Two Years Since the Norwegian AI Strategy
Trym Holter, Director Norwegian Open AI Lab (NAIL)
SESA is a new EU funded project under H2020 that aims at mitigating climate change while improving access to sustainable energy under affordable, reliable conditions.
The authors of this article represent actors who work together to make Norway an AI nation. We are ready to coordinate more of the work to ensure that the public sector and business are enabled to utilise the value creation potential in AI technologies and solutions in collaboration with the research and education sector.
What can we achieve with artificial intelligence?
Artificial intelligence (AI) is technology that solves a type of problem that was previously assumed to have to be solved by humans. AI now plays a key role in various types of automation, and therefore contributes to tasks being solved more efficiently. An example is automatic reading of number plates which makes the job of the parking attendant much easier.
At the same time, AI contributes to products and services of better quality (AI systems can interpret X-ray images more precisely than the doctor) and better adapted to the individual user (recommendation systems and precision medicine). AI is also a prerequisite for uncovering patterns and creating insight from the enormous amount of data that we in today’s sensor society have access to — something that is not possible for the human brain or solutions based on more traditional technology.
AI will play an important role in solving some of the biggest challenges we as a society face.
Clearer follow-up of the AI strategy
Undoubtedly, several positive measures have been initiated since the government launched the national AI strategy in January 2020. We mention, among other things, two new centres for research-driven innovation (SFIs) within KI led by NTNU and UiT, respectively, Datafabrikken under the auspices of Digital Norway and DigiDir, the Data Inspectorate’s Sandbox for responsible artificial intelligence, as well as awarding arena status to Cluster for Applied AI.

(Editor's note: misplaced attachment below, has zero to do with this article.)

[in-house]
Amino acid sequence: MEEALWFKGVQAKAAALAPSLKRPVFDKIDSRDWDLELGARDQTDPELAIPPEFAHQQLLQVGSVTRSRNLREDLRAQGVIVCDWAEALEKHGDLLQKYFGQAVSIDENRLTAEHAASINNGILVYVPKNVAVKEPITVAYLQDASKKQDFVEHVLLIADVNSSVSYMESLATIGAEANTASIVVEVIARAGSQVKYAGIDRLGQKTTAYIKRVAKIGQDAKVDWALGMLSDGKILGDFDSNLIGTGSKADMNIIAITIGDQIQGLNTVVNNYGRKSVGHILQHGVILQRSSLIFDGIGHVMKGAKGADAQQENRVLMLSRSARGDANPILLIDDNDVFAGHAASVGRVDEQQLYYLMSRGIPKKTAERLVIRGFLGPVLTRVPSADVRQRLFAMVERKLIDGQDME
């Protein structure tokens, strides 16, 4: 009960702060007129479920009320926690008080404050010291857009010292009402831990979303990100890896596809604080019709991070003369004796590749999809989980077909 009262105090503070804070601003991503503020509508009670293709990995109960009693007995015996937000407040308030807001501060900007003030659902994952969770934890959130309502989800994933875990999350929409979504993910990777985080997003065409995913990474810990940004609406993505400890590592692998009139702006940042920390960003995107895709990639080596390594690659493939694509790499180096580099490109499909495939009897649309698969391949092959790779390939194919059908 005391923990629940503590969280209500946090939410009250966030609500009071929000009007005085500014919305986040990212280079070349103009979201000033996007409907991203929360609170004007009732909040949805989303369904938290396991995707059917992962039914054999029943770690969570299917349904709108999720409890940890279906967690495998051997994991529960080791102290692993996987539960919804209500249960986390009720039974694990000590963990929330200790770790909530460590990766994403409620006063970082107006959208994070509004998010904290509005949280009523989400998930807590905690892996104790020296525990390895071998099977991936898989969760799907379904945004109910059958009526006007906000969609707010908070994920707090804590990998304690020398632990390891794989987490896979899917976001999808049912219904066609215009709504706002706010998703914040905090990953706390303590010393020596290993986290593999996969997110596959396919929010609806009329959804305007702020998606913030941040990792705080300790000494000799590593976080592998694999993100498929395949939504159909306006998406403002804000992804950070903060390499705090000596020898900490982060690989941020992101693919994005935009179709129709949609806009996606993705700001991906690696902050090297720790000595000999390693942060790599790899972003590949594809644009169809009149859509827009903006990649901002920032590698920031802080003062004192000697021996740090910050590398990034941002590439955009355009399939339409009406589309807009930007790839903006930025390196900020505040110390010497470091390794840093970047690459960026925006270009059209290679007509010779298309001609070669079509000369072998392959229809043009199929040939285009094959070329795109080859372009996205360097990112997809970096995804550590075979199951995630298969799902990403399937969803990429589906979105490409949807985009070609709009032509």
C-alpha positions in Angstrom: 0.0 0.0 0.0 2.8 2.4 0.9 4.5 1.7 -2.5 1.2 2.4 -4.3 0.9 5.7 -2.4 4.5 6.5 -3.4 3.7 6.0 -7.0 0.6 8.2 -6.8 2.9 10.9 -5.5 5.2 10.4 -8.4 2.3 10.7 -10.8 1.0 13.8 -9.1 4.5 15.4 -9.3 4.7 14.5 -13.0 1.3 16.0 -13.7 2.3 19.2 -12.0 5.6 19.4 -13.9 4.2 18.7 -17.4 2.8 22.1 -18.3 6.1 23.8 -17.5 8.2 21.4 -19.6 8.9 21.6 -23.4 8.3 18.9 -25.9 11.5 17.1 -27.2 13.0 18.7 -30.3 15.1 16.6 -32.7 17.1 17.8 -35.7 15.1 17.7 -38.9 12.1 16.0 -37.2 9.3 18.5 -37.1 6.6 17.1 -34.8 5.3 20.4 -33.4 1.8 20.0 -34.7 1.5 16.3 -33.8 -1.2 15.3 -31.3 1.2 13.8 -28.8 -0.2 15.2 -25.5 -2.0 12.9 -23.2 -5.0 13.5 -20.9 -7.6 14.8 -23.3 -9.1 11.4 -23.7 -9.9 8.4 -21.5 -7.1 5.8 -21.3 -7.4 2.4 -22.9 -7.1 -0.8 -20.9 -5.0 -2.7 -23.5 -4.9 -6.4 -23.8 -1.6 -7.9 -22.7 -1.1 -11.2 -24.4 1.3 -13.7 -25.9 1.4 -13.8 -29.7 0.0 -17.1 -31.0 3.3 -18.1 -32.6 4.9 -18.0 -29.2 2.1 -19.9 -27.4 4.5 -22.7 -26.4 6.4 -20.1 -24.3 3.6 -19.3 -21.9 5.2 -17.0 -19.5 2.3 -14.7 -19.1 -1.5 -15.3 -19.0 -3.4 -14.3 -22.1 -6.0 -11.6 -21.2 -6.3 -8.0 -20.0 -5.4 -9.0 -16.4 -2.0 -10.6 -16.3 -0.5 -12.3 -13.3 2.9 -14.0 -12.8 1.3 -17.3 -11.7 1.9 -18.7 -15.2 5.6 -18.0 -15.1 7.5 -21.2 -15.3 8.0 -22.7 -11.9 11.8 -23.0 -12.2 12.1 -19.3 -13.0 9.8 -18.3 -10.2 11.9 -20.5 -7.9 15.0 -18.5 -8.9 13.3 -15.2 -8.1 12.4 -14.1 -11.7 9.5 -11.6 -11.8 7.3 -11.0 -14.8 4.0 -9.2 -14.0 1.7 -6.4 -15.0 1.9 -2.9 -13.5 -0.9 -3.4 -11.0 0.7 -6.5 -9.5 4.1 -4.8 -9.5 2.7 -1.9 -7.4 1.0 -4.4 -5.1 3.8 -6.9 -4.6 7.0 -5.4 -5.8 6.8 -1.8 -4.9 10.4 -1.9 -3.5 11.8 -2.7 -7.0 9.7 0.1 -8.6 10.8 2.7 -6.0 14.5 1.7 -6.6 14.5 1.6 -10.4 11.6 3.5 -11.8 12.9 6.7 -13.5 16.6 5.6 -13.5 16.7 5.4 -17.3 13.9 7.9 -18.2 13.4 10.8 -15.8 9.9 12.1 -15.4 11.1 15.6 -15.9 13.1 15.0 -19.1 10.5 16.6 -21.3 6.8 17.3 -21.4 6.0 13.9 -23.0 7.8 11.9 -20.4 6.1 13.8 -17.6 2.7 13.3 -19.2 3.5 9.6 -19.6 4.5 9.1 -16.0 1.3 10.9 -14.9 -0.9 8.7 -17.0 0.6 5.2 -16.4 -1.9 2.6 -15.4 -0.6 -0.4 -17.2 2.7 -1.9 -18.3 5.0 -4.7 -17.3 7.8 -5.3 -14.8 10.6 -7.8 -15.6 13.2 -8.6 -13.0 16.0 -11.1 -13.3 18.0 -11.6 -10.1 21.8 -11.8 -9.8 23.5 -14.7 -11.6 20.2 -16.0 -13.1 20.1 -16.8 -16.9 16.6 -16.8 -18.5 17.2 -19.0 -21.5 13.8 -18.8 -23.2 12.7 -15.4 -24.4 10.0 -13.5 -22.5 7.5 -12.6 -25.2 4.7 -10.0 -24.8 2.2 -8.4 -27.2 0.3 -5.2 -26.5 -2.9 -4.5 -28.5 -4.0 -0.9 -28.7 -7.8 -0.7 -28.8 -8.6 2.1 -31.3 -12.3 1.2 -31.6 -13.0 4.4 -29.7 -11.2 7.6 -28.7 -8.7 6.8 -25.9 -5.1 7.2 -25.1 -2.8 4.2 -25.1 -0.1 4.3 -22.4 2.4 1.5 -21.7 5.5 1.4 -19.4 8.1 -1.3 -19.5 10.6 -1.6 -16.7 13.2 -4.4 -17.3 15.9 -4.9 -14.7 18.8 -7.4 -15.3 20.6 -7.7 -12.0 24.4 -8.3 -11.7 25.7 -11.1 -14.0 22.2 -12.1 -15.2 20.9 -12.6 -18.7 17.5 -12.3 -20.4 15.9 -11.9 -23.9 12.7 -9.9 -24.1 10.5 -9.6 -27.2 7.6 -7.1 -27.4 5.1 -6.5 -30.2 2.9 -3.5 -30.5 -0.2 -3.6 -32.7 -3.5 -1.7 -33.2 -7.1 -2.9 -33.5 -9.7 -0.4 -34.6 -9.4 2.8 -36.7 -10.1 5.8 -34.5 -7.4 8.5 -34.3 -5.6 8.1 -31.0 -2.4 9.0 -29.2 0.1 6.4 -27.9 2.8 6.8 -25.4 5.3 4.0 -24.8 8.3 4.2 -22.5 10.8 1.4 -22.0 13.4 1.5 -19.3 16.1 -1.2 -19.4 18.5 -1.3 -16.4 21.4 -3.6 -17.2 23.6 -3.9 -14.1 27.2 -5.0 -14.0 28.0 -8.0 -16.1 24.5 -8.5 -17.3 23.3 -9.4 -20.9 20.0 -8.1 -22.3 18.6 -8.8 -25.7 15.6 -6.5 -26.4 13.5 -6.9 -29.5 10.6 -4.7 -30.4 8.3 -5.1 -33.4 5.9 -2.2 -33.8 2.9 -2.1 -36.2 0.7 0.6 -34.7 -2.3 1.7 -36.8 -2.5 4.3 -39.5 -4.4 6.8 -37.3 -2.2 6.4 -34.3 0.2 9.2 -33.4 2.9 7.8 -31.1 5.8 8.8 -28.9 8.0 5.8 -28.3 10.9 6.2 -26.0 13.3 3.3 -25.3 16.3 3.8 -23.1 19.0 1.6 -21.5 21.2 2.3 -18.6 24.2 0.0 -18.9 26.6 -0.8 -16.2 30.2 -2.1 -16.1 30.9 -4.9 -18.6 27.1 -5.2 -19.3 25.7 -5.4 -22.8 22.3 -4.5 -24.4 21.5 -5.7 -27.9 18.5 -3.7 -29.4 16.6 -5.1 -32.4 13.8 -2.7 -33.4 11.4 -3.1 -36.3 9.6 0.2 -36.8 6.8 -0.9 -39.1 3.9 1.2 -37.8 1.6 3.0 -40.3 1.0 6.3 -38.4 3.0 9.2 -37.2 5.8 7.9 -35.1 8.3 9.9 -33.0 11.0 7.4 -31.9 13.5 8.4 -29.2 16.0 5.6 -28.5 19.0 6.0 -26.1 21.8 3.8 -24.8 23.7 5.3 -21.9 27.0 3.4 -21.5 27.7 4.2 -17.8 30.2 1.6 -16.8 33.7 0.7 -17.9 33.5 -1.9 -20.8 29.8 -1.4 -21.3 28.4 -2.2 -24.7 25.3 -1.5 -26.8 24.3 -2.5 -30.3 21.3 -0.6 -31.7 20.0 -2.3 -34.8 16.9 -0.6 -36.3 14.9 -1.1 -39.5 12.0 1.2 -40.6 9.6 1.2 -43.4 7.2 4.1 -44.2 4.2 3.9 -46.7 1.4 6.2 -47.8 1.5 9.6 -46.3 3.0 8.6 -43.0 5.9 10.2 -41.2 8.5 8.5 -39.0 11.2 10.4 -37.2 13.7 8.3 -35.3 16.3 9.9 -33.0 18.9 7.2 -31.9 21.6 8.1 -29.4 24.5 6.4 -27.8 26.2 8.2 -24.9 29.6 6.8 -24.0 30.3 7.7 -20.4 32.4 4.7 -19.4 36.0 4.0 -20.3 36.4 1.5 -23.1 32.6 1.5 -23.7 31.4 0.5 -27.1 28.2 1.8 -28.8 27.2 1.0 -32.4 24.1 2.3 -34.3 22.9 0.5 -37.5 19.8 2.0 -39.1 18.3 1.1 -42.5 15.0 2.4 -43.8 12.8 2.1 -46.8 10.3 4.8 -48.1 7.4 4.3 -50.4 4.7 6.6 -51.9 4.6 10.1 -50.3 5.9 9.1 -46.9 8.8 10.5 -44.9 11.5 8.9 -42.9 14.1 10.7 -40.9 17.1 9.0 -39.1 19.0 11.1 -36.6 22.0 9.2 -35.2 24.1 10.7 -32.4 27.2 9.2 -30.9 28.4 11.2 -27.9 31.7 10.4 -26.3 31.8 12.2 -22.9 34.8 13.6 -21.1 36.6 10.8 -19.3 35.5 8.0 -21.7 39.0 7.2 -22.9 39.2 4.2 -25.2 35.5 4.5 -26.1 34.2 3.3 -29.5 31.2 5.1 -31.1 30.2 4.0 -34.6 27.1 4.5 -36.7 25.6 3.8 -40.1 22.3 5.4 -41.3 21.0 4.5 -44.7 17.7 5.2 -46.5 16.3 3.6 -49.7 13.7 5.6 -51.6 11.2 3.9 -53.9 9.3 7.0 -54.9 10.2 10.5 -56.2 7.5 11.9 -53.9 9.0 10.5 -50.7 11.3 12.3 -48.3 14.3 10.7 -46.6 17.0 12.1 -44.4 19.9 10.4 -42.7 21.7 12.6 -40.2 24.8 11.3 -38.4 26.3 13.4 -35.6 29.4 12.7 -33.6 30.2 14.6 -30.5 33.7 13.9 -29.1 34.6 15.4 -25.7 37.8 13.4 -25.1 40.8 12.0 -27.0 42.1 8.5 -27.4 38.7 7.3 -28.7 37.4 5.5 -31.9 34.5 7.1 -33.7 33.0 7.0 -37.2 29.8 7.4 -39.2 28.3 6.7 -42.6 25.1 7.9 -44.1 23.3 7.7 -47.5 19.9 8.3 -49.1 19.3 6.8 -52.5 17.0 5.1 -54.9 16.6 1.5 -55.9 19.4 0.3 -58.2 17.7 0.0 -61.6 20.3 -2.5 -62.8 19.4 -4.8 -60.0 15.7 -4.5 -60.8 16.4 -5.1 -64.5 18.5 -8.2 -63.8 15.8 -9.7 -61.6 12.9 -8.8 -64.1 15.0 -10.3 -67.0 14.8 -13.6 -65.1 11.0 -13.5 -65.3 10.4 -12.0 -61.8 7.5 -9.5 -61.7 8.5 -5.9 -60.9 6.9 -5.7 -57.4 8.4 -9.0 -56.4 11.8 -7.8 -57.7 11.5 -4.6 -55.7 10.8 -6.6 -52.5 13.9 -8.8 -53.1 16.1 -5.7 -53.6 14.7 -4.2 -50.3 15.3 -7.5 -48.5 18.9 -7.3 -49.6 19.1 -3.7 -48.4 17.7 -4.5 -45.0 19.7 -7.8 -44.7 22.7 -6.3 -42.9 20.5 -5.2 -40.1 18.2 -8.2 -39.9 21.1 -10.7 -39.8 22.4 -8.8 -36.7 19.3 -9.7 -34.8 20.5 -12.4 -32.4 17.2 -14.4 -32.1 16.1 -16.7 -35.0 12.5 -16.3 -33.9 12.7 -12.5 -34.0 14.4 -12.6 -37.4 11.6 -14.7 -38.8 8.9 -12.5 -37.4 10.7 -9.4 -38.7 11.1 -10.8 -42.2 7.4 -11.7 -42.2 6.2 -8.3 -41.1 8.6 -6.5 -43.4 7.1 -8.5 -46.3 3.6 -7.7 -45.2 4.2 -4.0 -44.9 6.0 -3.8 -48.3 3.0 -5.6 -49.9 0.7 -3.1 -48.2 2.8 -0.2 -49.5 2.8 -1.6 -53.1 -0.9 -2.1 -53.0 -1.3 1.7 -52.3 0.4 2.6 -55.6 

However, it is not obvious how these and other measures are part of a systematic effort to make Norway an AI nation. We therefore call for a clear action plan for how the KI strategy is to be followed up.
In addition, we register that the ownership of the AI strategy has become less clear to outsiders after it was launched by the then Minister of Digitisation Nikolai Astrup. This is due, among other things, to several changes in the names of ministerial posts and ministries during the period.
Digitisation is a key factor in the development of society, and if we are to succeed in this, we need stimuli, common solutions and stronger coordination across areas of use, sectors and levels of government.
We therefore believe that Norway should have its own Minister of Digitisation with responsibility for both digitisation of the public sector, and for instruments for increased use of KI and other advanced digital technologies in the private sector.
It is crucial that the business community is given better framework conditions to strengthen its innovative power, linked not only to applying, but also to developing AI-based solutions. This is an industry that has a large export potential if the conditions are right for it.
Access to data and collaboration
AI is developed based on large amounts of data. This gives Norway a unique opportunity. Norway has large amounts of data in many areas. In combination with trust, this creates fertile ground for cooperation. An expert group has recently been established to submit proposals for guidelines and measures regarding responsibility, ownership and rights of use in connection with the sharing of industrial data in the business sector. We hope this will be a concrete and positive contribution that stimulates the players to exchange data to a much greater extent than before.